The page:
Yoel Weiss had previously been granted temporary custody by a regional rabbinical court in Jerusalem, but the three girls were later sent back to America in April 2013 after the Baltimore City Circuit Court awarded Yocheved Weiss temporary custody and ordered their return.

According to Bryant’s order, the girls were to be permitted to return to Israel after they met with two court agencies last week. After the custody ruling and prior to their return, they stayed with a family friend in Pikesville, as arranged by their father.

The court also ordered all five girls, Yoel and Yocheved Weiss undergo psychological evaluations in order to make visitation recommendations. The two oldest daughters refused to have contact with their mother and were not included in her visitation rights.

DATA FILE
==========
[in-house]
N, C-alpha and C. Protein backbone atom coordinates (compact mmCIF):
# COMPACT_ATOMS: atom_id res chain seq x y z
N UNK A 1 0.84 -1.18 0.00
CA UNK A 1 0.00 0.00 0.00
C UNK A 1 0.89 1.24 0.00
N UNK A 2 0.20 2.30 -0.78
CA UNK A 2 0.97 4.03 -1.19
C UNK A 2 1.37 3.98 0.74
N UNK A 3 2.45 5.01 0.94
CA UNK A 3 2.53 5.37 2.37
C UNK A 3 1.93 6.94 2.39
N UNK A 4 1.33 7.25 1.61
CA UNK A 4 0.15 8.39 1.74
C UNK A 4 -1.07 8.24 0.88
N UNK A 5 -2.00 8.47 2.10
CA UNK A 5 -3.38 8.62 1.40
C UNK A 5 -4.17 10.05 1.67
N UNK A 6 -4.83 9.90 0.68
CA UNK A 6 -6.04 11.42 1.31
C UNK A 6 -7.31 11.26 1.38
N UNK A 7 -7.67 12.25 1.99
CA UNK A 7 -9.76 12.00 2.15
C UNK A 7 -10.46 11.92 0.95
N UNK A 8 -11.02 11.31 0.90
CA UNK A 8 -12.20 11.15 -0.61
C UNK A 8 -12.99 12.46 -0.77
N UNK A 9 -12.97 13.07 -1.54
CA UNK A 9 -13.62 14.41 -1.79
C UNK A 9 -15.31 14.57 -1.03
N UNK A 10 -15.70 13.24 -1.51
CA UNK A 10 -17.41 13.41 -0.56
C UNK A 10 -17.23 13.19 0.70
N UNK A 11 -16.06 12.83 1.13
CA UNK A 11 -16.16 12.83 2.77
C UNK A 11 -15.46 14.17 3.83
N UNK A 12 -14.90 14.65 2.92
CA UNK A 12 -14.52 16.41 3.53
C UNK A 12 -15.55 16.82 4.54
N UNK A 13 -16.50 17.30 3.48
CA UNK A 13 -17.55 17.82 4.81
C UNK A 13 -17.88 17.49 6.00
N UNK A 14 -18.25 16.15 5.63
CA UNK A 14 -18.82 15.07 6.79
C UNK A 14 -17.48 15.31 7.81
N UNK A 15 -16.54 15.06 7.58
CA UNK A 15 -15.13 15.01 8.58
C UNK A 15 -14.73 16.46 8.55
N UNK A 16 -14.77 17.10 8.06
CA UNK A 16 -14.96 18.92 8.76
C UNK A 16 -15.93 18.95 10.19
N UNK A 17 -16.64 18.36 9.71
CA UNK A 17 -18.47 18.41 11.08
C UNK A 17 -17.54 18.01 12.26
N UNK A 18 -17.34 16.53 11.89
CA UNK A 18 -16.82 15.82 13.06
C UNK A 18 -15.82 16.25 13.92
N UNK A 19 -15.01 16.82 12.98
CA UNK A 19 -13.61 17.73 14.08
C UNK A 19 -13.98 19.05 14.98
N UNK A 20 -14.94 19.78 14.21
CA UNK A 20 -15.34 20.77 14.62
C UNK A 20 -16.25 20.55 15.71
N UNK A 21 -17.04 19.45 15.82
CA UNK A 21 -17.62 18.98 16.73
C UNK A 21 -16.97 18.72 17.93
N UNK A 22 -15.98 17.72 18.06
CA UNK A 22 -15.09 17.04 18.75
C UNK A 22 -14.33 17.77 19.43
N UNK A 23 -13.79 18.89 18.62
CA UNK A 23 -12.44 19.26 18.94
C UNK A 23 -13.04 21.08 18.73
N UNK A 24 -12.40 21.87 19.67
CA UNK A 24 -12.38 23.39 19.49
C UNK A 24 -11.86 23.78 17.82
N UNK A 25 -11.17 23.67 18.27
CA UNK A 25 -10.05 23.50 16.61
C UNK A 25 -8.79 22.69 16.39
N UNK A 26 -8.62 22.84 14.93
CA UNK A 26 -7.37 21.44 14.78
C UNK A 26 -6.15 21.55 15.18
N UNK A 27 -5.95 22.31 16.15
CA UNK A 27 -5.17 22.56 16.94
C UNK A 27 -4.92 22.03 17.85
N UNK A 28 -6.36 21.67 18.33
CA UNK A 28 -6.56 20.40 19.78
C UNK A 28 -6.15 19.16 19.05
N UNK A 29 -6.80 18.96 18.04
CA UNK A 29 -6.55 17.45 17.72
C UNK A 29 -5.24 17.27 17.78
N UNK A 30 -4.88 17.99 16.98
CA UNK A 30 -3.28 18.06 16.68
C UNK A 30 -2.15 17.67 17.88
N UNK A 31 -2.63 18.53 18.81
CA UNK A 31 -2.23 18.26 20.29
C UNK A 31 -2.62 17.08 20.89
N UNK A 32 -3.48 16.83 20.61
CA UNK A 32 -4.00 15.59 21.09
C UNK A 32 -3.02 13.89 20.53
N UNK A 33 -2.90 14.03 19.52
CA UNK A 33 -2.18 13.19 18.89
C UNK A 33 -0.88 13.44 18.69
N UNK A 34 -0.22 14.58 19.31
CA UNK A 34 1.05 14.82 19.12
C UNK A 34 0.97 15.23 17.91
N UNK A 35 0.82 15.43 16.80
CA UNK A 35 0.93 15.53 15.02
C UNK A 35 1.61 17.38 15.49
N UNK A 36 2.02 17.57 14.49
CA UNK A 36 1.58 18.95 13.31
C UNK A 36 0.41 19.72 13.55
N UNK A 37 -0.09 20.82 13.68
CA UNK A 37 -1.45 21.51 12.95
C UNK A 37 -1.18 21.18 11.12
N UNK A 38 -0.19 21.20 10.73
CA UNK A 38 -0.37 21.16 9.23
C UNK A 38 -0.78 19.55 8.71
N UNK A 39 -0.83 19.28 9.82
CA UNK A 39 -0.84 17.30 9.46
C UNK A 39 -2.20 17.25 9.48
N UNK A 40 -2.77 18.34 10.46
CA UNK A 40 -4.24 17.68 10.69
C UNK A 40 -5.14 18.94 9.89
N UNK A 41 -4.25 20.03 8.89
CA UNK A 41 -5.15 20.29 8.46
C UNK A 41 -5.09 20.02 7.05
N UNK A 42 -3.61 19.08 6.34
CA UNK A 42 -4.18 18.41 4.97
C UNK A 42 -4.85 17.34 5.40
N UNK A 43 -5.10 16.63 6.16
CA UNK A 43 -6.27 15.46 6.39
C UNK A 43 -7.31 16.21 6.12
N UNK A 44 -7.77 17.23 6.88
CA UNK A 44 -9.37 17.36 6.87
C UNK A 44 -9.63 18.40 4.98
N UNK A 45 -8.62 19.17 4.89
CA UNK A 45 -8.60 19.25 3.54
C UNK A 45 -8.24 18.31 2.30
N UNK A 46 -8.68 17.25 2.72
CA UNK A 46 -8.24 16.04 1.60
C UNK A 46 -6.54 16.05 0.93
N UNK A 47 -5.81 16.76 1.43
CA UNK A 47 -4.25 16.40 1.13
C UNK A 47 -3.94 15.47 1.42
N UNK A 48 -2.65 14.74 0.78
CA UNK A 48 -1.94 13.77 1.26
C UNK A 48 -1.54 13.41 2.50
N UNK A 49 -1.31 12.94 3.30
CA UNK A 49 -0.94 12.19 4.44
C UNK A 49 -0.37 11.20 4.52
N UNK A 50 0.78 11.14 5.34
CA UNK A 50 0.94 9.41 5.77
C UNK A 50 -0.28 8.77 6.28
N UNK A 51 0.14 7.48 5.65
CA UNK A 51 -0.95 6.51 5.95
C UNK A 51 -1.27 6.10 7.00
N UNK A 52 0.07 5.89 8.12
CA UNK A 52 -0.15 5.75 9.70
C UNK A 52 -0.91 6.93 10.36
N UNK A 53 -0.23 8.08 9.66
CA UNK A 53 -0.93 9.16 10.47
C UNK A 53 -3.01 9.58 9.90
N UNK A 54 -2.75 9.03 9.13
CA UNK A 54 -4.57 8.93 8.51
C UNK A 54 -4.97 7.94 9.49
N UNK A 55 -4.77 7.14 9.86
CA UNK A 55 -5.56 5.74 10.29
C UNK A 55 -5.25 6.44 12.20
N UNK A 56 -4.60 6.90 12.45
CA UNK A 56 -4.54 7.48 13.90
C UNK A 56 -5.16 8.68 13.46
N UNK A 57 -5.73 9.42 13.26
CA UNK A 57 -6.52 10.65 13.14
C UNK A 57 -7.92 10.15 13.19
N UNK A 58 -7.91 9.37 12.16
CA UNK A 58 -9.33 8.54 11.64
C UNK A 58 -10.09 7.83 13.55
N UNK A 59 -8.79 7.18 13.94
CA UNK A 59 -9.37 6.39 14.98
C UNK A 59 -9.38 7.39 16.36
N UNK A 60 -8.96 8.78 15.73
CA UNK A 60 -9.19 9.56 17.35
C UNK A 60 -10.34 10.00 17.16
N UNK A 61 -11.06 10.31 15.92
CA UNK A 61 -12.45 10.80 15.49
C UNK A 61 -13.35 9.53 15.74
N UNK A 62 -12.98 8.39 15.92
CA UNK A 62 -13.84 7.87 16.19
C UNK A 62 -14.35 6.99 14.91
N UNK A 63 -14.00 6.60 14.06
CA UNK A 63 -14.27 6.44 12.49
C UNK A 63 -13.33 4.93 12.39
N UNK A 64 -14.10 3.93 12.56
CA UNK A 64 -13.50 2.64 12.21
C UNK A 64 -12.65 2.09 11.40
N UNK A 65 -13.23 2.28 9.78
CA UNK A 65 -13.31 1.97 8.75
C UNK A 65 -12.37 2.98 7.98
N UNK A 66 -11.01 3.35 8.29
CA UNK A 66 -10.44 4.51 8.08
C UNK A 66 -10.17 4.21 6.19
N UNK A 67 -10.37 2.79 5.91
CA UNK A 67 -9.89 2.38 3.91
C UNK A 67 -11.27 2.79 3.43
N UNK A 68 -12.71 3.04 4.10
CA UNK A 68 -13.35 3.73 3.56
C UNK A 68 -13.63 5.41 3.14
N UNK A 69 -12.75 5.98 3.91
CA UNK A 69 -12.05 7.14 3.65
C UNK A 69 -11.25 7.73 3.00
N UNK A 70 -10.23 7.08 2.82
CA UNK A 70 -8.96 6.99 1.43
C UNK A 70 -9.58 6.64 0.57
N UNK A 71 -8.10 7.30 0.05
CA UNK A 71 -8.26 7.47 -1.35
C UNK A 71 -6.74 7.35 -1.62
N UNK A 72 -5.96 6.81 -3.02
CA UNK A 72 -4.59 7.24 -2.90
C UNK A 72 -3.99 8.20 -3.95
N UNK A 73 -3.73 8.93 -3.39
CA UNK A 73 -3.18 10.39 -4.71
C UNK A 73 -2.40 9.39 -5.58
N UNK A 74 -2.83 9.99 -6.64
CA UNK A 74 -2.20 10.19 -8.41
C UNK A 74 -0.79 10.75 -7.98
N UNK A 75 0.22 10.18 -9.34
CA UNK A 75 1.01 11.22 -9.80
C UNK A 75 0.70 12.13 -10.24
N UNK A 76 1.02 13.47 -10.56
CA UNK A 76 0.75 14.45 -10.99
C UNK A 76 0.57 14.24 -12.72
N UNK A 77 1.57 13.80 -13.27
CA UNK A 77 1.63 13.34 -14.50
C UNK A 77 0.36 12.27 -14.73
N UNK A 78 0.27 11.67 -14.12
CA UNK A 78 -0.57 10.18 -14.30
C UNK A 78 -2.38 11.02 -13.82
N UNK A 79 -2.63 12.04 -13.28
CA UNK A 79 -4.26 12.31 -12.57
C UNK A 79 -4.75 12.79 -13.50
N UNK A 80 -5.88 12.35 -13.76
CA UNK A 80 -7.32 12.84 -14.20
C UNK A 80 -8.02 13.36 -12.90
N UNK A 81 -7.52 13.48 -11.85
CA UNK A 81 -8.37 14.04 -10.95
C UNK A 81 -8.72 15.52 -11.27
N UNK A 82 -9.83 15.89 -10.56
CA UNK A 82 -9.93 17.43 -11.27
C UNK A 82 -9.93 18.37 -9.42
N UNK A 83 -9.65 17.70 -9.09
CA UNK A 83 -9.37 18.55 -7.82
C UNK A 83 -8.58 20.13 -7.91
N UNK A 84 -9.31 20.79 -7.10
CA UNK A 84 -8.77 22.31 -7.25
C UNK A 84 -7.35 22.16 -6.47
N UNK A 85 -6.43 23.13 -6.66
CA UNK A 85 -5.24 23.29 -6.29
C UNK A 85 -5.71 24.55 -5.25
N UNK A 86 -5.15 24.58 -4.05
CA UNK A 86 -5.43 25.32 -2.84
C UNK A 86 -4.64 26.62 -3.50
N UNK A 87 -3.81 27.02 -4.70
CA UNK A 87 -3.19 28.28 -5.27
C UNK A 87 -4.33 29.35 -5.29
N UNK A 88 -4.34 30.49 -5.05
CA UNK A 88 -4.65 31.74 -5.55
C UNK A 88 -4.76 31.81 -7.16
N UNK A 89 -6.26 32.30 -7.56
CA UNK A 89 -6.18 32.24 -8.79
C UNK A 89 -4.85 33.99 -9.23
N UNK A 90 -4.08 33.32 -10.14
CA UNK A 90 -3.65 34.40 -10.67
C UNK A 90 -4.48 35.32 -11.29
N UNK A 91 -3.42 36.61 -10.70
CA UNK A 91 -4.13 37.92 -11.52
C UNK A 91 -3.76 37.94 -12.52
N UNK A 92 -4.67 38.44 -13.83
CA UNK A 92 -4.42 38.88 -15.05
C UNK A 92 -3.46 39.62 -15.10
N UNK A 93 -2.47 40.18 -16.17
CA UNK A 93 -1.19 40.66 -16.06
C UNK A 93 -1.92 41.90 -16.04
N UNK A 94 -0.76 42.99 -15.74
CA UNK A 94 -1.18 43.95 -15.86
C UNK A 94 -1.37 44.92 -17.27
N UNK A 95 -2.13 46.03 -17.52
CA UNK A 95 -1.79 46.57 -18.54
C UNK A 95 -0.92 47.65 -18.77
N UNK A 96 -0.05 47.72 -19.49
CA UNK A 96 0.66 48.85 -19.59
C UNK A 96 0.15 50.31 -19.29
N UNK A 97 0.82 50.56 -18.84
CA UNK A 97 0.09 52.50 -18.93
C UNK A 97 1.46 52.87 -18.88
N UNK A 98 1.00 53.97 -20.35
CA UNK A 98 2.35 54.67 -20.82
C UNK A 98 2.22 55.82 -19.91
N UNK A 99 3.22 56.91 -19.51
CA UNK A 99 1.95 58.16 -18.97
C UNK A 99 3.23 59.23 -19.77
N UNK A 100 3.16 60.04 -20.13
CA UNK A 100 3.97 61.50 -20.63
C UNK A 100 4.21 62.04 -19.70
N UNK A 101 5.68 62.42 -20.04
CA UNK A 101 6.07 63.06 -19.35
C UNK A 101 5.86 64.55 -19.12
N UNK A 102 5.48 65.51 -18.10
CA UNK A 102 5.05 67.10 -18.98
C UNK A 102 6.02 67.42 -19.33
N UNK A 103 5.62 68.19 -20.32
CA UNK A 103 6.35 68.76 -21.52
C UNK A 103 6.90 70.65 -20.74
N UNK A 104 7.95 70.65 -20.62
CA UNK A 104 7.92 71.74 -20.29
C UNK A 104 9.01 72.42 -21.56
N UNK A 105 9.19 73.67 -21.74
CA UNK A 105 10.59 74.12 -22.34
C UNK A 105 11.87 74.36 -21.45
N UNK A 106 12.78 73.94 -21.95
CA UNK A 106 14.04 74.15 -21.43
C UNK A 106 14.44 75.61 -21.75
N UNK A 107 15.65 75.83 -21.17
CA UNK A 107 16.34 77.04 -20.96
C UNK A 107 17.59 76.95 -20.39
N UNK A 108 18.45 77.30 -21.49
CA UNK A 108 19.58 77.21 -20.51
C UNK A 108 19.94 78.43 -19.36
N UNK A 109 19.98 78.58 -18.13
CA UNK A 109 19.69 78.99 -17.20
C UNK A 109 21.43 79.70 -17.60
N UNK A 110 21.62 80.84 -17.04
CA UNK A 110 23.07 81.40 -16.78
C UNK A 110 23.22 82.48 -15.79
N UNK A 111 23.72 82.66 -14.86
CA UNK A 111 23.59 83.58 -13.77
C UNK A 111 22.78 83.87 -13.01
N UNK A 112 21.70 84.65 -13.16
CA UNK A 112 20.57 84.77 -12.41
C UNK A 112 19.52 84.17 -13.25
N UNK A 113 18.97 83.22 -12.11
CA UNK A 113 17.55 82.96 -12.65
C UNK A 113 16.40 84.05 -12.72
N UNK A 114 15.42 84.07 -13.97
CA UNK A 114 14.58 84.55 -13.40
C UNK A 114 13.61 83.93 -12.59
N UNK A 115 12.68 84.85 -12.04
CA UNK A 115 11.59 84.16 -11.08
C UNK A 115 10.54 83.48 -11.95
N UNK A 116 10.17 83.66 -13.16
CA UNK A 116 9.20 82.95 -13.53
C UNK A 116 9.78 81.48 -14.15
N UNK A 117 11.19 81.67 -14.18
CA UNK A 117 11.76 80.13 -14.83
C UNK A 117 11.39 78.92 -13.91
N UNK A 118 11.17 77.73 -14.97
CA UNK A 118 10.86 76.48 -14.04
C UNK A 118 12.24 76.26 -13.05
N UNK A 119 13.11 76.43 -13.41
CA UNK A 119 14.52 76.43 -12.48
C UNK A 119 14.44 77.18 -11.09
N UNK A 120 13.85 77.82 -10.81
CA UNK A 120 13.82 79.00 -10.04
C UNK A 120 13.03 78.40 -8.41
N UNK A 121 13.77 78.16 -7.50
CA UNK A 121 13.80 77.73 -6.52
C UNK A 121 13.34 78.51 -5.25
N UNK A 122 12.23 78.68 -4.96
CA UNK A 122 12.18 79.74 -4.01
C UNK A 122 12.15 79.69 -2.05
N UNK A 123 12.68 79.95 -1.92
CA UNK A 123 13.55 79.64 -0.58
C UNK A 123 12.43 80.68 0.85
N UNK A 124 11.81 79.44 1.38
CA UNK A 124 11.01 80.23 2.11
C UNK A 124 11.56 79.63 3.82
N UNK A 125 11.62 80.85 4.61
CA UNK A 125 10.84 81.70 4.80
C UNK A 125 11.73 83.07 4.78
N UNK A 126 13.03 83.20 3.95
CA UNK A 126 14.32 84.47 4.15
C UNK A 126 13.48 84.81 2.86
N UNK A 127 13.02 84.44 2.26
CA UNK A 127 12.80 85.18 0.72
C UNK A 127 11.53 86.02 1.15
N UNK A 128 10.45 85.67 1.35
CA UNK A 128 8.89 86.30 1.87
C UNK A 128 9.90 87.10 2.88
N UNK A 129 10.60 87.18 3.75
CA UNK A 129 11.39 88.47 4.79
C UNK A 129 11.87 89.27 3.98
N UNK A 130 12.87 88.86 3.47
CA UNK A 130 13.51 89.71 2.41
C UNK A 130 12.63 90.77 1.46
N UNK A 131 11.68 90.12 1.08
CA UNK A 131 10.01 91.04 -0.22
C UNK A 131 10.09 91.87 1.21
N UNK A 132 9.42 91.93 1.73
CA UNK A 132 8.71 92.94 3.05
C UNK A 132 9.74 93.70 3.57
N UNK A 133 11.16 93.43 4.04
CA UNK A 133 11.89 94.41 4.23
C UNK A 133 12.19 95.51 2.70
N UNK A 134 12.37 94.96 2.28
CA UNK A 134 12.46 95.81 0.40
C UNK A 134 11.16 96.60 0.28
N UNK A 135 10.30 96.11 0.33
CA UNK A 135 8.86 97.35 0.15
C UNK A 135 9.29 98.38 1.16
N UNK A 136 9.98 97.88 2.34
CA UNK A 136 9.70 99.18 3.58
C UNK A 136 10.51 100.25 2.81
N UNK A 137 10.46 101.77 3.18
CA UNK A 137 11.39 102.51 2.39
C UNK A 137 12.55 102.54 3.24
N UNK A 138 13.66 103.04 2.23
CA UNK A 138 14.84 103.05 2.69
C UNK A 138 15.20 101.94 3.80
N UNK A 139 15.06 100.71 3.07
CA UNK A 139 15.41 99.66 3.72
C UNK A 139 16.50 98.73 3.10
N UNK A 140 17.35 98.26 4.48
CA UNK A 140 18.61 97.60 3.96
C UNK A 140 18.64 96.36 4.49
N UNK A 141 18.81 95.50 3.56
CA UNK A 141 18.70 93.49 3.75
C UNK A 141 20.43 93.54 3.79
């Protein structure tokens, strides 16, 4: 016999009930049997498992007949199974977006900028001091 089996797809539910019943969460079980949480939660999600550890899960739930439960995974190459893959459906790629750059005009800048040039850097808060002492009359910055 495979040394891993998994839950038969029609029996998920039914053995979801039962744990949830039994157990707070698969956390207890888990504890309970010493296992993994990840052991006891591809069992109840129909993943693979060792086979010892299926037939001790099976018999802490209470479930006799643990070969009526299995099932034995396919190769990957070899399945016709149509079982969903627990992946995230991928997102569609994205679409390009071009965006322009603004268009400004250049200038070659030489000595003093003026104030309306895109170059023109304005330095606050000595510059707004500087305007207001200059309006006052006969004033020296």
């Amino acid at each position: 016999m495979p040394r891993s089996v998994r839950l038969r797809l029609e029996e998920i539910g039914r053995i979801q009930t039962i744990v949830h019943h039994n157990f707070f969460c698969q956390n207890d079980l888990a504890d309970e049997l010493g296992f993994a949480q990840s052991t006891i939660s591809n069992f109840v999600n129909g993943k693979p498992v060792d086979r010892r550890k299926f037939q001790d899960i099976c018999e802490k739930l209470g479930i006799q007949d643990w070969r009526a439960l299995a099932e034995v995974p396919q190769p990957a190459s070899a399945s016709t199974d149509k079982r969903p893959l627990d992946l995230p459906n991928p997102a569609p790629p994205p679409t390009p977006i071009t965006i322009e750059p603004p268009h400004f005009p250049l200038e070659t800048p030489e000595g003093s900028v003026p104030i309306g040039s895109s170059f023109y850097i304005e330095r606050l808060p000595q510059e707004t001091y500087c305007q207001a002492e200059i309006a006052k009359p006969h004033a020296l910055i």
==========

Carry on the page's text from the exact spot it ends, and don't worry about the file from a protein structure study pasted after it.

During the custody hearing, which took place over the course of five days in April and May, the court heard testimony from various members of the Jewish communities in Baltimore and Israel as well as several of the girls, who painted a picture of Yocheved Weiss as a mentally and physically abusive mother who yelled at and threatened her children and was disruptive in several school environments. During the case, the court issued an order prohibiting Yocheved Weiss from discussing the case with her children or showing any disappointment with her children’s testimony.

Jamie Metzler, a clinical social worker who spoke with the two oldest daughters, said they reported to him that Yocheved Weiss spoke to them angrily and humiliated them and that it had been going on for at least two years.